Successfully Scale Healthcare Data Visualization by Growing Data-Driven Culture
Healthcare data visualization can improve patient care, revolutionize provider access to data, streamline financial assessment abilities, and optimize organizational processes, but this is only possible when healthcare organizations pair data visualization investments with a long-term effort to create a data-driven culture.
More than 80% of finance leaders in healthcare said that they planned to increase their analytics investments from 2019-2021, but many healthcare organizations still struggle to get the promised value from their data visualization tools. A study from the Healthcare Financial Management Association (HFMA) highlights that cultural issues and technological issues are the two greatest barriers to seeing a return on analytics investments for healthcare organizations. This is unsurprising, considering that only 8% of organizations currently successfully achieve analytics at scale—and culture is what sets that 8% apart from the rest.
It takes more than making data visualization tools available to get true value out of healthcare data. How can healthcare organizations ensure that they get the most out of their investment in data visualization? And how can they remove any barriers to successfully scaling their use of healthcare data visualization tools?
In this blogpost we’ll unpack why growing a data-driven culture is the key to successfully scaling healthcare data visualization tools as well as key facets of what that data-driven culture should look like.
Why is a data culture crucial to successfully using healthcare data visualization?
Value based care requirements instigated an important shift to measuring success, patient outcomes, and organizational costs with healthcare data visualization tools and analytics, but the quality and efficiency of that measurement still has a long way to go.
More than half of the respondents in HFMA’s study stated that organizational strategy and analytics investments were only somewhat aligned or not aligned at all in their organizations, and 29% have no measures in place for measuring the success of their analytics initiatives. Further, care delivery processes are far from consistency or standardization and are very dependent on individual employee behavior; such inconsistency makes it hard to measure results of healthcare data analytics efforts and patient outcomes.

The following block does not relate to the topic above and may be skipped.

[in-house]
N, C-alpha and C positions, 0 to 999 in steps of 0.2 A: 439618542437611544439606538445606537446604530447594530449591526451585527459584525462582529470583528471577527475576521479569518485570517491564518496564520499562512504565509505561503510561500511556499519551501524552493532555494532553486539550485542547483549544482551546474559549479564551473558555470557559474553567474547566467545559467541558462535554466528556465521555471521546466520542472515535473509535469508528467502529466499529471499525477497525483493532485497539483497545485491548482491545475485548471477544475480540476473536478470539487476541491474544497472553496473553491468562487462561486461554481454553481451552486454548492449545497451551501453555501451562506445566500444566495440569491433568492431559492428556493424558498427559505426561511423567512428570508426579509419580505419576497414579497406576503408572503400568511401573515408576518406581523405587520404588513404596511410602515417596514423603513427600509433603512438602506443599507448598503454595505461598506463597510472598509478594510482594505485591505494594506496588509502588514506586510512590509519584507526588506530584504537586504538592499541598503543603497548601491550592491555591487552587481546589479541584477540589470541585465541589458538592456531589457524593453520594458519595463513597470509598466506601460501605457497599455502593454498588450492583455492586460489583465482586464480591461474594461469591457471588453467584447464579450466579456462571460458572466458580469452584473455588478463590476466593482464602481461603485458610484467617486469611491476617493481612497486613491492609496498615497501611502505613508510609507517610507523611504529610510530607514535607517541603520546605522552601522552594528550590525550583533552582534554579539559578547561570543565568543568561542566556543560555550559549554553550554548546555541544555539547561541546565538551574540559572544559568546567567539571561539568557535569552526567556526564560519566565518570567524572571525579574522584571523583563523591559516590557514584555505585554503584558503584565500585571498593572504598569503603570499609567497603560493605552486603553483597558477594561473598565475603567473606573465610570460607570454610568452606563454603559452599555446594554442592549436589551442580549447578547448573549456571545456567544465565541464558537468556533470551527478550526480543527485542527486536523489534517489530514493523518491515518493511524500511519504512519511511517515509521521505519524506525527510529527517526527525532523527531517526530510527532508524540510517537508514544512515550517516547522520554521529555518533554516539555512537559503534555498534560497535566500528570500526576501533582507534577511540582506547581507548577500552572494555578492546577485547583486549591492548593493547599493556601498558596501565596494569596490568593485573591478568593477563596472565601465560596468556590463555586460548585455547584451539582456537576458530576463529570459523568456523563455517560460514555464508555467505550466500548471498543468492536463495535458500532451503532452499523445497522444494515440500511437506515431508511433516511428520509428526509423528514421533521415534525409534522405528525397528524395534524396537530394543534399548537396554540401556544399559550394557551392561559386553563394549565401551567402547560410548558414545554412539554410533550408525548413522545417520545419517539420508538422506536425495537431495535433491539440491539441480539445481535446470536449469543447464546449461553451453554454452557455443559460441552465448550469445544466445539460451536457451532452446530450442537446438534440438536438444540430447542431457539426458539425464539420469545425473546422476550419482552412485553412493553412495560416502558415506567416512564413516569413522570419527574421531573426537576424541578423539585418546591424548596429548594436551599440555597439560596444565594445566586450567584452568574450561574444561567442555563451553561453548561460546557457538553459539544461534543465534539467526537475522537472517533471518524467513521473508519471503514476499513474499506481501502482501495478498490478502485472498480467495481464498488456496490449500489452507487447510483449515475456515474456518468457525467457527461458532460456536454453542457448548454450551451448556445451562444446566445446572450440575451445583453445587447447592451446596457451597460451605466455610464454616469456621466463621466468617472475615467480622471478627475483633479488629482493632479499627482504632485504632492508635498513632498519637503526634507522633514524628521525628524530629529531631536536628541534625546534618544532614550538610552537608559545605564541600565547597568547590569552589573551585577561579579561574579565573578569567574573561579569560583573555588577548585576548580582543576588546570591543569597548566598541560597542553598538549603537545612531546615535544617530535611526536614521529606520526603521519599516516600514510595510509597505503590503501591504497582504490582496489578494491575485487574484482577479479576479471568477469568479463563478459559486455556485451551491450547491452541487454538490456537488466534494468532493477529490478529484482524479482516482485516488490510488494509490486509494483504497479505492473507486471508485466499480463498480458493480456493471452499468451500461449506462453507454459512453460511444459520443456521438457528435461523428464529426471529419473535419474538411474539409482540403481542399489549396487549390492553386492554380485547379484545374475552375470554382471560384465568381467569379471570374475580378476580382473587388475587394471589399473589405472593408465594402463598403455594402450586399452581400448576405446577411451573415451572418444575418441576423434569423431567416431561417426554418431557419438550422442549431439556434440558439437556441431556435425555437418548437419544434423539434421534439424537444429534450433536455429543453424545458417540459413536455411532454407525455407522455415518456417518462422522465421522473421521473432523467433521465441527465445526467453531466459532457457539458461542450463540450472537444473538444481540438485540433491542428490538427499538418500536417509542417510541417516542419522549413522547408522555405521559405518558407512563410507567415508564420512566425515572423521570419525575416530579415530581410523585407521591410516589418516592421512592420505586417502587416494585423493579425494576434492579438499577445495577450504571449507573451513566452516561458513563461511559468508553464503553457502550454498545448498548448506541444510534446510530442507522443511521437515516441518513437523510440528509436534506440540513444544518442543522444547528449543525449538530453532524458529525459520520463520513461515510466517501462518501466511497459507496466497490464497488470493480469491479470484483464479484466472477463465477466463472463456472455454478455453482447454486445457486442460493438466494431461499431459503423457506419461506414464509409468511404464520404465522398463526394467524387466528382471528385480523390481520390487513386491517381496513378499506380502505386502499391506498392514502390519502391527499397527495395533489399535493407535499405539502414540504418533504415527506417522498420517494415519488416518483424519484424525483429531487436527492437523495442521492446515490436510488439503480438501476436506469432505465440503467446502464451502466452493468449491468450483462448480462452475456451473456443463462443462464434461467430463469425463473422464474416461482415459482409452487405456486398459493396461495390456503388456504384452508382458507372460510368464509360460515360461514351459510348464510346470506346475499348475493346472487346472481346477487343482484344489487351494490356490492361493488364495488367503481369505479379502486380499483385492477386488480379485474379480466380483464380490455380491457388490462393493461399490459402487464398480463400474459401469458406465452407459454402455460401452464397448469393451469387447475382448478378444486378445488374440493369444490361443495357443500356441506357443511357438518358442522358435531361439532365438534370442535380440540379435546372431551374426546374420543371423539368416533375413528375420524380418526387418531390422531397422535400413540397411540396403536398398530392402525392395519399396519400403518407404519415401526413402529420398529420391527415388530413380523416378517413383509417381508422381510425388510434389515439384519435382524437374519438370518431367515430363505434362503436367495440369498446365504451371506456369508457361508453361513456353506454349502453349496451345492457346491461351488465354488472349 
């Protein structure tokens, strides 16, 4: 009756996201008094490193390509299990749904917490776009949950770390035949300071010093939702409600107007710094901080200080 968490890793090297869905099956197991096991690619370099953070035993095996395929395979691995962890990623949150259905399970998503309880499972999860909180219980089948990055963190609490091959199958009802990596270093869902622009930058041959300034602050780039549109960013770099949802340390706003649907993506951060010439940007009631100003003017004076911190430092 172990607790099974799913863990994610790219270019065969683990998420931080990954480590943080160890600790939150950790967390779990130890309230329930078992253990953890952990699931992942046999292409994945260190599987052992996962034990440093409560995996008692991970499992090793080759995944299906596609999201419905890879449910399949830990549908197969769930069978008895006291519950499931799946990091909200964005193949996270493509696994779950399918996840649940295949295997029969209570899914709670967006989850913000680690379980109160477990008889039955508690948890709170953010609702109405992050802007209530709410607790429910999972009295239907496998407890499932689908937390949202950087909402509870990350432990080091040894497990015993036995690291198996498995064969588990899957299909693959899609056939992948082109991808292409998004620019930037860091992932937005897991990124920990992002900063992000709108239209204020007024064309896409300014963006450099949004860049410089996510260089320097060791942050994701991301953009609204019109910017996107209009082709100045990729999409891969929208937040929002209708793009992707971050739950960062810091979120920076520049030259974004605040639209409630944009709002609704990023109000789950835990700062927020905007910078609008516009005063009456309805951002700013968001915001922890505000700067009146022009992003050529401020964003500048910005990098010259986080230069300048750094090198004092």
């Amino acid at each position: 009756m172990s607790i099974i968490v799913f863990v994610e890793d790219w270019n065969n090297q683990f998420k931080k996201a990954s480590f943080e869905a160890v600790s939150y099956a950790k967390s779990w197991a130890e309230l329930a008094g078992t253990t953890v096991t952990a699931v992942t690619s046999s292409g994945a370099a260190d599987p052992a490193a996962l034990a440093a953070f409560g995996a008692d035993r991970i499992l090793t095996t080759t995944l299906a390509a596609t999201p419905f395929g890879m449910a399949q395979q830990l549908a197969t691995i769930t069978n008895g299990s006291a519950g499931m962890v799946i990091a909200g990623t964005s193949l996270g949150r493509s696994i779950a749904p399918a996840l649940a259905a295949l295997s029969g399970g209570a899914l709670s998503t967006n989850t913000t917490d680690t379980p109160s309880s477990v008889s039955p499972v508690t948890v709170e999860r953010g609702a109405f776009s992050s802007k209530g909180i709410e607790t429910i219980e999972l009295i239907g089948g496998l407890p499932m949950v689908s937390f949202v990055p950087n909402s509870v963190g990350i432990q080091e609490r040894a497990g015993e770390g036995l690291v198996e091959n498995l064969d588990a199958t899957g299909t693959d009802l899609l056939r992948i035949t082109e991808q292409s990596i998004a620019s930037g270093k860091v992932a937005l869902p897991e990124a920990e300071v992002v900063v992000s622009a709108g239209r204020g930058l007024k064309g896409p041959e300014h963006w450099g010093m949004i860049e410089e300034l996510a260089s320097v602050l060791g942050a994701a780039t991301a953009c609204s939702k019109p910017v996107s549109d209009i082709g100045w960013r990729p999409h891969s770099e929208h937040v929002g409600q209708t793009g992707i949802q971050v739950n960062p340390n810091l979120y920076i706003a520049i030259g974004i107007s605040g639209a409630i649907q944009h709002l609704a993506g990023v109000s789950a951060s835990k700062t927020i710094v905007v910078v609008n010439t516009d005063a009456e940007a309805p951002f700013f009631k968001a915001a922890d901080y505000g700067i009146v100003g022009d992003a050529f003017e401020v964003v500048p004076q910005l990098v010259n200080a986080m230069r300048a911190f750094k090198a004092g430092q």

We love Tableau’s point in their recent article on responding to crises using analytics - “The truth is that while having access to data is critical, the real impact comes from people. People are the ones who analyze the data, glean insights from the data, share the data, and shape our responses to the data. Data on its own is worthless.” People, not data visualization tools, make decisions. And making decisions with data means you’ll make the right decision more often. That’s crucial in healthcare. And its important to the success or failure of value-based care initiatives.
Culture isn’t always the first thing leaders think of when they’re not seeing a return on investment, but culture accounts for the people factor that makes or breaks the success of data visualization efforts in healthcare organizations. Consider what culture encompasses—culture accounts for the mindset of leadership and employees’ response to leadership, to executive and employee willingness to take time to understand and follow through on new initiatives, to how well employees respect governance and security measures, to a willingness to share ideas and collaborate.
All aspects of culture affect how effectively and often employees use the healthcare data visualization tools made available to them. If you can change how people in your organization use healthcare data visualization tools rather than just make the tools available, you’ll start seeing the value you’re looking for from your investment.